Arinto, the Portuguese Hock4 de April, 2019
Last week my friend José Fidalgo took me to the launch of the new Pêra-Manca harvest. The event, held at Adega da Cartuxa, served to launch the 2014 vintage of this wine that has become an icon of wines in Portugal, not only for its quality but also for the prices it currently reaches. It is not news that the quality of this wine is indisputable and that we have another good harvest of Pêra-Manca, but what took me by surprise on this visit to the Alentejo was the Arinto.
The surprise was upon arrival, when we were served a house sparkling wine. The sparkling wine quickly 'told us what it was', revealing its secret. In the Alentejo, such freshness could only come from the Arinto variety.
This variety, today one of the most widespread in the country, is remarkable. Its aroma and its strong and tenacious acidity make it a companion to any other variety in our 'hot' Portugal. We are a seaside country planted and tempered by the Atlantic Ocean, but we are also a southern European country where the heat is very strong, especially in the regions with greater continental influence. In such a climate, the grape varieties with pronounced acidity are like that breeze you feel on the hottest summer days...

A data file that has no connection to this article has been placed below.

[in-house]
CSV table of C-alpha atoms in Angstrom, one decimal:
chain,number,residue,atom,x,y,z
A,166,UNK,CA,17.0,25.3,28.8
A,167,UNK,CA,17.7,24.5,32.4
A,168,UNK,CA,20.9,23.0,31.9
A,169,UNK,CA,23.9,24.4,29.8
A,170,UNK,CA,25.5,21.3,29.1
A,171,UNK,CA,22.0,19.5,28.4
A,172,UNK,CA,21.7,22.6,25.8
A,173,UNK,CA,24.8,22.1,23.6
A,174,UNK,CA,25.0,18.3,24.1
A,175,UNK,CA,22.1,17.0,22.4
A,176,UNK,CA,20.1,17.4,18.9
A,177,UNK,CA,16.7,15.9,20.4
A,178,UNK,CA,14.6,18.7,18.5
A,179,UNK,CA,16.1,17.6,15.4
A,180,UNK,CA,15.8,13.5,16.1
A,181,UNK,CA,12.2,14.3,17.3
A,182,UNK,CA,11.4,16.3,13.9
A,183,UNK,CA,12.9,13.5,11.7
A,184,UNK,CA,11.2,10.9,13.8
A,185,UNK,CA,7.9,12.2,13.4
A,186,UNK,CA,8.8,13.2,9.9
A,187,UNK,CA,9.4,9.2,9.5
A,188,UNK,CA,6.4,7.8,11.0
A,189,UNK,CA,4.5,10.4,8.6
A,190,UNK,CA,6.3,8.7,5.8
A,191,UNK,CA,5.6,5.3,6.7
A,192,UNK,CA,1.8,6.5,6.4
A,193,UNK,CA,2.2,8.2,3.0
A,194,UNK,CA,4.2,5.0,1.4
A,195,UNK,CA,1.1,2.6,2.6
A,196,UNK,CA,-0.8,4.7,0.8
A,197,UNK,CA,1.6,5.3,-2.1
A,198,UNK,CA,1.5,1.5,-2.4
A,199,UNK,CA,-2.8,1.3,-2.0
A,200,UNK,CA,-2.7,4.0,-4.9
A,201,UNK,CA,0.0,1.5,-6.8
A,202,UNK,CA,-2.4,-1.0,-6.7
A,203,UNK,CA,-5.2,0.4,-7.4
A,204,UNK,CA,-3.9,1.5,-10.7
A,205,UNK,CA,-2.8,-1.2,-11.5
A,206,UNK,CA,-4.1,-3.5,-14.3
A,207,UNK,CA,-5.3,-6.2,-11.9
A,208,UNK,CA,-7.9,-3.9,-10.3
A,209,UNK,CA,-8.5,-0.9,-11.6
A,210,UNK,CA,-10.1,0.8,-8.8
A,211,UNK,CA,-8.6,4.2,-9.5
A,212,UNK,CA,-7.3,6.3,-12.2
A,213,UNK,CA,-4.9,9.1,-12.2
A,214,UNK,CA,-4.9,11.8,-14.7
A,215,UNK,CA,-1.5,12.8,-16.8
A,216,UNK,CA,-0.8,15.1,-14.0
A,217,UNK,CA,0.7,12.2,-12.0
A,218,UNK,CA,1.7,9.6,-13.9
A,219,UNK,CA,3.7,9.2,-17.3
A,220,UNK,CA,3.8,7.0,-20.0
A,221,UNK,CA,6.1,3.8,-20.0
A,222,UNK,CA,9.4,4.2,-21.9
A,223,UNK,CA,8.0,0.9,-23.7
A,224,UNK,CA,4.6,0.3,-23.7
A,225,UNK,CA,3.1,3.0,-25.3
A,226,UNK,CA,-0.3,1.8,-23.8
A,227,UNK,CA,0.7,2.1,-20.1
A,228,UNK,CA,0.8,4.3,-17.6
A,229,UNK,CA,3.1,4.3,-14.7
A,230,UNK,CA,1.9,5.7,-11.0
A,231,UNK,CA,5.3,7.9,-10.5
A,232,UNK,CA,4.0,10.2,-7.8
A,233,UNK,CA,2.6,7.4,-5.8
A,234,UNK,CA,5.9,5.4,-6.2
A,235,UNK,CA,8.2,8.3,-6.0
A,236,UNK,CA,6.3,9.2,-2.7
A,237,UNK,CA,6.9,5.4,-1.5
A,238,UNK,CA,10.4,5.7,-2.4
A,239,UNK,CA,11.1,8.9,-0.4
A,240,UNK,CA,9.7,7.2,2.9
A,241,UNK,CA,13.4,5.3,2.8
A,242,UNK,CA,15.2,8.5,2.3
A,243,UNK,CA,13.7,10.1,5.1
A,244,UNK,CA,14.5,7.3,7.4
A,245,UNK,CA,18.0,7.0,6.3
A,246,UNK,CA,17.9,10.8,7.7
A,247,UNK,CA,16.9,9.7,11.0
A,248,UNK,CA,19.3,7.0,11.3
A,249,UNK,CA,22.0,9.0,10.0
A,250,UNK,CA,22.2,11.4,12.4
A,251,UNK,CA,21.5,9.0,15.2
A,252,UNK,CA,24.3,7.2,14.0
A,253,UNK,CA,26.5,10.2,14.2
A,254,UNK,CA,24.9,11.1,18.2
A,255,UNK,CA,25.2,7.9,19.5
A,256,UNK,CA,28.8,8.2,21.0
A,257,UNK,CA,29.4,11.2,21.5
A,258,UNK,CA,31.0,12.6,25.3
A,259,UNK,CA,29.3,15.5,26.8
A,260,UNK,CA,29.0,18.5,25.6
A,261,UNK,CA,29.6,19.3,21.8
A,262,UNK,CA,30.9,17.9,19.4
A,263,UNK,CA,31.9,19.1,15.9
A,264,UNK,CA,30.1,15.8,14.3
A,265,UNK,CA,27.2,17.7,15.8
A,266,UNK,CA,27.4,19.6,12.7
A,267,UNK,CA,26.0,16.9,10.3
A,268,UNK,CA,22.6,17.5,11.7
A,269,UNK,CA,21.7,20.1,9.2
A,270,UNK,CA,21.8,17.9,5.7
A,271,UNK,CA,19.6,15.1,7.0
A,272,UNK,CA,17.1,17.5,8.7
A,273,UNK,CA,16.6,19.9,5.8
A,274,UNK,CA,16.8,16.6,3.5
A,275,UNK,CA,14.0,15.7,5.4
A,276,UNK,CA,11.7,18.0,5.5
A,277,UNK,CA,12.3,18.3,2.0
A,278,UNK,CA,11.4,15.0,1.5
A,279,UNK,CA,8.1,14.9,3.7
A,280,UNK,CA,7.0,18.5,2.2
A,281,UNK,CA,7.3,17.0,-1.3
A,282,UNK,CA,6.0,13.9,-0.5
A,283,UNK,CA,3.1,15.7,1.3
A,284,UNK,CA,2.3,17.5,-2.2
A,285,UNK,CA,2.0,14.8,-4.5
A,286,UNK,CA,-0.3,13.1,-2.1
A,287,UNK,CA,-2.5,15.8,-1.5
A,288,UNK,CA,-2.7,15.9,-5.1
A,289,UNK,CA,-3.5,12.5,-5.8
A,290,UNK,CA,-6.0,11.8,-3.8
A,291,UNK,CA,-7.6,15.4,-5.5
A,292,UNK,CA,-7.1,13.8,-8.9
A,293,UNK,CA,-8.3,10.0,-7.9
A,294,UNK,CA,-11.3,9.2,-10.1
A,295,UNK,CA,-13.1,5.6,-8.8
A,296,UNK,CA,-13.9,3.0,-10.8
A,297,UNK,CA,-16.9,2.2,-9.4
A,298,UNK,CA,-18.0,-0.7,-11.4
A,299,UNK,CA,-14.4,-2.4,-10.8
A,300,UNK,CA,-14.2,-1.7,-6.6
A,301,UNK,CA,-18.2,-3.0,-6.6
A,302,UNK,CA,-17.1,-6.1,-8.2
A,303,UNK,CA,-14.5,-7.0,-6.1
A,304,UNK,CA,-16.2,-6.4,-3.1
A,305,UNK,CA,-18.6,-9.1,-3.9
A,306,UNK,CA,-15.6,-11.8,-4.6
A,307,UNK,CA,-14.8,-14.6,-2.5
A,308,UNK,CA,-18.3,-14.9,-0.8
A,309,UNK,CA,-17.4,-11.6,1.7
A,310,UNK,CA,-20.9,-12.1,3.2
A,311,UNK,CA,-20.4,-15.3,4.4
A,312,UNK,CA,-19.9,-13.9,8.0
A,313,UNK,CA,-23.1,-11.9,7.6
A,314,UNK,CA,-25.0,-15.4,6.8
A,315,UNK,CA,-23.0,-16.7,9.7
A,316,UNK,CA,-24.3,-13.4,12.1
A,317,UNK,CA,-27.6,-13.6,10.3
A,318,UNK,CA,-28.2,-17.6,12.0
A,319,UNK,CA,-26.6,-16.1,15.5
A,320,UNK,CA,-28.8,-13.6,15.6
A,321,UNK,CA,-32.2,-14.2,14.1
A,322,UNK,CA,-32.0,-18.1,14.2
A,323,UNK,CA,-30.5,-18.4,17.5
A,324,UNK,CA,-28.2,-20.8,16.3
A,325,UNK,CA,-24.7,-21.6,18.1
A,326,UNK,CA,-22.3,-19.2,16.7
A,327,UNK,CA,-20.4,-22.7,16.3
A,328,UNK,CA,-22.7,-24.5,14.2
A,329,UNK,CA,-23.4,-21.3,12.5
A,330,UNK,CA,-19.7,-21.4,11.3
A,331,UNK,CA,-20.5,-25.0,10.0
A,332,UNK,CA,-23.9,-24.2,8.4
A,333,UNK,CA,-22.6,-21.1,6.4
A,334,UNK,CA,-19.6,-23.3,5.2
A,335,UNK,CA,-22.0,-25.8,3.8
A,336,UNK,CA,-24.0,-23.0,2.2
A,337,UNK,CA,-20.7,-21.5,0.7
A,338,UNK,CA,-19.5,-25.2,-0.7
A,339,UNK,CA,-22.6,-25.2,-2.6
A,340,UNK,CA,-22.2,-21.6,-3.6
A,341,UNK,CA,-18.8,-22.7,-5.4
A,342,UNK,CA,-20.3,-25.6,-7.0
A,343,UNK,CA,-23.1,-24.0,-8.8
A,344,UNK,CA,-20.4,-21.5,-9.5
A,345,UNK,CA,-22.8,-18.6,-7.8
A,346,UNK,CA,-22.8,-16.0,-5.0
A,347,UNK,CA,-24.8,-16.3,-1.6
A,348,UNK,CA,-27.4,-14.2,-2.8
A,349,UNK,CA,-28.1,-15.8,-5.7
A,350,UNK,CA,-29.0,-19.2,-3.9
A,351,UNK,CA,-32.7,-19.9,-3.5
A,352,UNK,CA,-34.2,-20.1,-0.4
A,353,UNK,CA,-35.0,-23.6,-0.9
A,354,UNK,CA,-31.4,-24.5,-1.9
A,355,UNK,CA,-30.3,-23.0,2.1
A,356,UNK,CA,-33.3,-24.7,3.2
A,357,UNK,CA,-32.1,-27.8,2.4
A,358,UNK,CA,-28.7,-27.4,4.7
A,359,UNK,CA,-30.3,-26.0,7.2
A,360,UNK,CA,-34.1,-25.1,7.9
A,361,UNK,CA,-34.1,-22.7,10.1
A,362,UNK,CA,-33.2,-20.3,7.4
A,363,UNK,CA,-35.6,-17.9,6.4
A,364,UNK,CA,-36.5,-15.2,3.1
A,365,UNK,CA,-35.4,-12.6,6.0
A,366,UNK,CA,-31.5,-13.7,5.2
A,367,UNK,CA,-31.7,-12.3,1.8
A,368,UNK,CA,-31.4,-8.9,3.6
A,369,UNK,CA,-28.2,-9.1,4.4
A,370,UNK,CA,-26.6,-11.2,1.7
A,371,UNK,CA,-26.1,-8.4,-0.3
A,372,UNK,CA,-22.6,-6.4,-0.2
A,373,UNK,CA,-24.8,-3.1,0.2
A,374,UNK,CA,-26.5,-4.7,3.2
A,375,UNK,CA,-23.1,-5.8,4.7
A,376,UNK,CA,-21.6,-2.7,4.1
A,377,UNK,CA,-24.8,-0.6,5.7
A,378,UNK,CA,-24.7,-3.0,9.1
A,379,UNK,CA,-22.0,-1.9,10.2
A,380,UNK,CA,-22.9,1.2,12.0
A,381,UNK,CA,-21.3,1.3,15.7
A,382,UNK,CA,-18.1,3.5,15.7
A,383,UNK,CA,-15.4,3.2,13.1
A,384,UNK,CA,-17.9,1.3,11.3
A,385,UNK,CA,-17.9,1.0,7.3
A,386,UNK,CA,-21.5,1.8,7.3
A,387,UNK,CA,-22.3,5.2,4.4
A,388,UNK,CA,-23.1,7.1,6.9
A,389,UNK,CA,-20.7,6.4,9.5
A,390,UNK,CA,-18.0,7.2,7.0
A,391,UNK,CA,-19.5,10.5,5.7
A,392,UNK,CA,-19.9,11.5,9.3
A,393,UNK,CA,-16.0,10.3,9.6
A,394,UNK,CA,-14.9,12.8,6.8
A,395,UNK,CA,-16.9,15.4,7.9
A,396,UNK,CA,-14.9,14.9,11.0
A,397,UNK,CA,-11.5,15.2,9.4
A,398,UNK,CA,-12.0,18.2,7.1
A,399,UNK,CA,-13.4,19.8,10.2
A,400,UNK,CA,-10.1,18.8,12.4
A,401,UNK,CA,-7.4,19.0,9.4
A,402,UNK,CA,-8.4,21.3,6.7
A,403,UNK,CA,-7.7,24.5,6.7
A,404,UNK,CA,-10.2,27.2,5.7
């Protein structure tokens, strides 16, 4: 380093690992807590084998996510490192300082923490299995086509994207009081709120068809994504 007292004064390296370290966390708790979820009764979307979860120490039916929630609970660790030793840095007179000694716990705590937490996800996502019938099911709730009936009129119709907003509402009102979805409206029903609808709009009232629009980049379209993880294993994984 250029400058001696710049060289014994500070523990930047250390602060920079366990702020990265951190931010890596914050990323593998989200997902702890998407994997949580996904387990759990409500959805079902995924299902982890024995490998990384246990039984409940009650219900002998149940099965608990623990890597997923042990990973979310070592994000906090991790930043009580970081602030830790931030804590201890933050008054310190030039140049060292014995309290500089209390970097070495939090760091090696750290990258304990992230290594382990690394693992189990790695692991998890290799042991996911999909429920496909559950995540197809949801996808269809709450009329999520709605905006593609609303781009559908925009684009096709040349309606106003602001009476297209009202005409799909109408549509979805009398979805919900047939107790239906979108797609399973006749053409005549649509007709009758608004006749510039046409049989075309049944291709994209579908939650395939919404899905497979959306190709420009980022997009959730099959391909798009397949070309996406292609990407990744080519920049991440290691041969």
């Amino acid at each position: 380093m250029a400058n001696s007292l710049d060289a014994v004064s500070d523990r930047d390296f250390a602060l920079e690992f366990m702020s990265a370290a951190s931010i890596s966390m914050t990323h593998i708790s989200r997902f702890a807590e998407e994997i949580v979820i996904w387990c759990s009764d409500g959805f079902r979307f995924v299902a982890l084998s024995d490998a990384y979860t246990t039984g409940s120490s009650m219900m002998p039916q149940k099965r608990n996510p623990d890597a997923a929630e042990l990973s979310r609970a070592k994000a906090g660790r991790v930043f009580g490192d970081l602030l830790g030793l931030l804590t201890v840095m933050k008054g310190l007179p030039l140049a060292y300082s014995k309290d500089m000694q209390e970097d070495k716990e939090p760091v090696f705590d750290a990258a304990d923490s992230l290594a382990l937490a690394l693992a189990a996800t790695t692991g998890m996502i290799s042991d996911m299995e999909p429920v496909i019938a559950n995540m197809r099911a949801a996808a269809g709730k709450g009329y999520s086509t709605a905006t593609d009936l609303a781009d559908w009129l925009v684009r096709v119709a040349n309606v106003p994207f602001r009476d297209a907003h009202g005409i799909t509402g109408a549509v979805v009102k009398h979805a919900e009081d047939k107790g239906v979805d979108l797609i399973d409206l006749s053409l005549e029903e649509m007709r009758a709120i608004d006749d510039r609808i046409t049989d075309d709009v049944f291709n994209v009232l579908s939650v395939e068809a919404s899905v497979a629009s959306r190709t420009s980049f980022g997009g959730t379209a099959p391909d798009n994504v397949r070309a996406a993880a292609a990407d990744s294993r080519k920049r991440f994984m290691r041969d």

Arinto was already famous even before the creation of the DOC Bucelas, from where it is believed to originate. During the Napoleonic invasions the Duke of Wellington was based in Portugal and headed the alliance between us and England against the invader. The Arinto de Bucelas was so successful at the time that the Duke decided to take it as a gift to King George III. From there to the limelight in British lands was an apex, earning the name Portuguese Hock, because they said that the quality resembled the Hockheimer style wines with great fame among the British and originating from the Rheingau region in Germany.
It is, without a doubt, one of the noblest grape varieties we have. And besides being a good companion to other varieties when blended, it is also a friend to the grape grower in the vineyard and to the winemaker in the winery. It is not more acclaimed in its single varietal version, because not all tastes fall for the charm of its direct expression and unique personality. Explained in another way, it is like those people who are so direct and blunt that they sometimes seem a bit 'sour'. A person like that doesn't immediately generate sympathy, but the truth is that their strong character and that sharp 'acidity' make them an unforgettable personality. Arinto is like that. Pure, direct, and unique
My life is the wine
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